# What exactly is delta reduction?

I have found two definitions of delta reduction:

1. Barry Watson defines it as the result of applying a primitive computation to terms in normal forms
2. But in Coq they define it as the substitution of a variable in a local context for its definition.

Although I wouldn't be entirely surprised if one turns out to be a special case of the other, at first impression they look like different reductions. So which one is correct?

Bonus points: in Coq they define even more reductions. Are these "recognised" in literature or are they specifically defined in Coq only? If they are generally accepted definitions, is there a comprehensive list of all known reductions beyond the standard alpha, beta, eta?

• $\delta$-reduction: the only hard problem in logic! :-)
– cody
Commented Aug 22, 2023 at 19:40
• #irony? Didn't quite understand the joke Commented Aug 22, 2023 at 21:09
• No, just a "pseudo-profound" statement: in general, performing every reduction except $\delta$ is very fast, and conversion checks become slow only when $\delta$ is taken into account (some caveat about record projection applies). Therefore the "hard" problem of conversion checking (which happens all the time during Coq execution) is only hard because of $\delta$!
– cody
Commented Aug 22, 2023 at 22:40
• Thanks. It seems like you have enough insight into this to actually answer the question then? Which definition of delta reduction are you referring to in your reasoning and is it the "one"? Commented Aug 23, 2023 at 15:43

Sadly, there is no clear consensus on what $$\delta$$-reduction is, other than the Greek letter $$\delta$$ being similar to the Latin "d" which also happens to be the first letter of "definition".

Indeed, the two definitions you give are both intuitively "replace a symbol $$f$$ by its definition $$F$$", where $$F$$ is uncurried in the first case, and curried in the second one.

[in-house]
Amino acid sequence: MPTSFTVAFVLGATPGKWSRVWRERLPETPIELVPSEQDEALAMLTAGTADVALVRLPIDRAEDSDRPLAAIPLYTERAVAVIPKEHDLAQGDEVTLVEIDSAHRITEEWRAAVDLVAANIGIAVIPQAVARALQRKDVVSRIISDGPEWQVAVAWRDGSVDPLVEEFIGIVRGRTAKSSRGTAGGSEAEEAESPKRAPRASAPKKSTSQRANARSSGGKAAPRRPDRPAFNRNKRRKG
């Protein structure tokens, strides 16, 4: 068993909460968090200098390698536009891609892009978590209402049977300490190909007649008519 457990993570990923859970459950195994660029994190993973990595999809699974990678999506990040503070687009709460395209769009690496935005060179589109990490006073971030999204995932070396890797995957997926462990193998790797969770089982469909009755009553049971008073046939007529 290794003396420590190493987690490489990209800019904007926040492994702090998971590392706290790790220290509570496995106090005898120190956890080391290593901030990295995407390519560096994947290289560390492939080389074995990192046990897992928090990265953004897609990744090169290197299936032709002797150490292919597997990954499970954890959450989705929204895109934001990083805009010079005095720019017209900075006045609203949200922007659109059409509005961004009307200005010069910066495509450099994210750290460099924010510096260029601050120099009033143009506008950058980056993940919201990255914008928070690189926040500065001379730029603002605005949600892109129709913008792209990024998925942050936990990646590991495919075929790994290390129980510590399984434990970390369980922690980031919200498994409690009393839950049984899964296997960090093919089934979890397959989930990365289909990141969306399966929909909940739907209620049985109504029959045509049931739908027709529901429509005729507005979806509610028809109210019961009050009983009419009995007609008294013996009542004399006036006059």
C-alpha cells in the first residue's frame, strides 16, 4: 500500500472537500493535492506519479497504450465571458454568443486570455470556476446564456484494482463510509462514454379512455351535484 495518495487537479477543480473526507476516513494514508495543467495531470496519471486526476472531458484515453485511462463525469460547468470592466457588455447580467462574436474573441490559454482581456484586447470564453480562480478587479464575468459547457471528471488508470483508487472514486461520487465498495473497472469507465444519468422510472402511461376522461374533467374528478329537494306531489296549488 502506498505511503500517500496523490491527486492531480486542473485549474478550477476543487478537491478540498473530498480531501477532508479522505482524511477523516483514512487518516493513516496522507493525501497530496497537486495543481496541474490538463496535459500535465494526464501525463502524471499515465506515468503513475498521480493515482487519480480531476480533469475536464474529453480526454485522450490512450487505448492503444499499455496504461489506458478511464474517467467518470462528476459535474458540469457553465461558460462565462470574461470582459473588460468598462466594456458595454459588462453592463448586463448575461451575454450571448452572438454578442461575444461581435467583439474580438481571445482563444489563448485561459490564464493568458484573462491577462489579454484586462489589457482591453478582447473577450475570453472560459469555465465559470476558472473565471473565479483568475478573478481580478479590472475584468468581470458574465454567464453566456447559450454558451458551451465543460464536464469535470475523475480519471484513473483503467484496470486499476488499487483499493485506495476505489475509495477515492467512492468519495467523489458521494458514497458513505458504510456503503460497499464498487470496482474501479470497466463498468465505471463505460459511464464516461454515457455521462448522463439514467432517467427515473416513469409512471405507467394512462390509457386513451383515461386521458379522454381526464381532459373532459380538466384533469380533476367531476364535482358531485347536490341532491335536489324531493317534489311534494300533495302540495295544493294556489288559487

This is related to $$\mathsf{let}$$-reduction as well, since a let is just introducing a symbol representing another term, though as the second link notes the semantics are slightly different (the $$\mathsf{let}$$ is deleted from the context in this case). This variant is called $$\zeta$$ in Coq parlance, also a very non-standard term, sadly.

Note that in non-dependent settings, these can all be replaced by $$\beta$$-reduction, changing a definition $$\mathsf{let}\ f := F\ \mathsf{in}\ t$$ by $$(\lambda f. t)\ F$$

but this does not work in dependently typed languages since the term $$\lambda f. t$$ may now be ill-typed!

Finally: in theorem proving settings, unfolding all the definitions to prove an equality isn't remotely practical, the sizes of terms become huge even with sharing. This means $$\delta$$-conversion needs to be done somewhat cleverly when performing conversion, and is a subject of study in its own right.

• Thanks! It's much clearer now! A follow up question I have is how to deal with delta reduction for recursive functions. I imagine the definition of a delta-redex somehow takes that into account and presumably doesn't even forbid it for infinite recursion since it's not computable anyway? I'll try find some introduction literature to delta reduction but if you have some, I'll be grateful if you share some. Thanks again. Commented Aug 24, 2023 at 8:10
• @RaffaeleRossi Probably worth asking that as a separate question.
– cody
Commented Aug 24, 2023 at 18:44

Even though @cody already gave a great answer, I would maybe simplify it a bit, as the comparison with let might be confusing for beginners.

With one sentence:

The substitution of a defined symbol with its definition is often referred to in the literature as ‘δ reduction’1

Example:
Replacing square with the definition of square

1 Alfred V. Aho. Computer science theory, section 1, lecture 24: The lambda calculus II, 2017. lecture notes, https://www.cs.columbia.edu/~aho/cs3261/Lectures/L24-Lambda_Calculus_II.html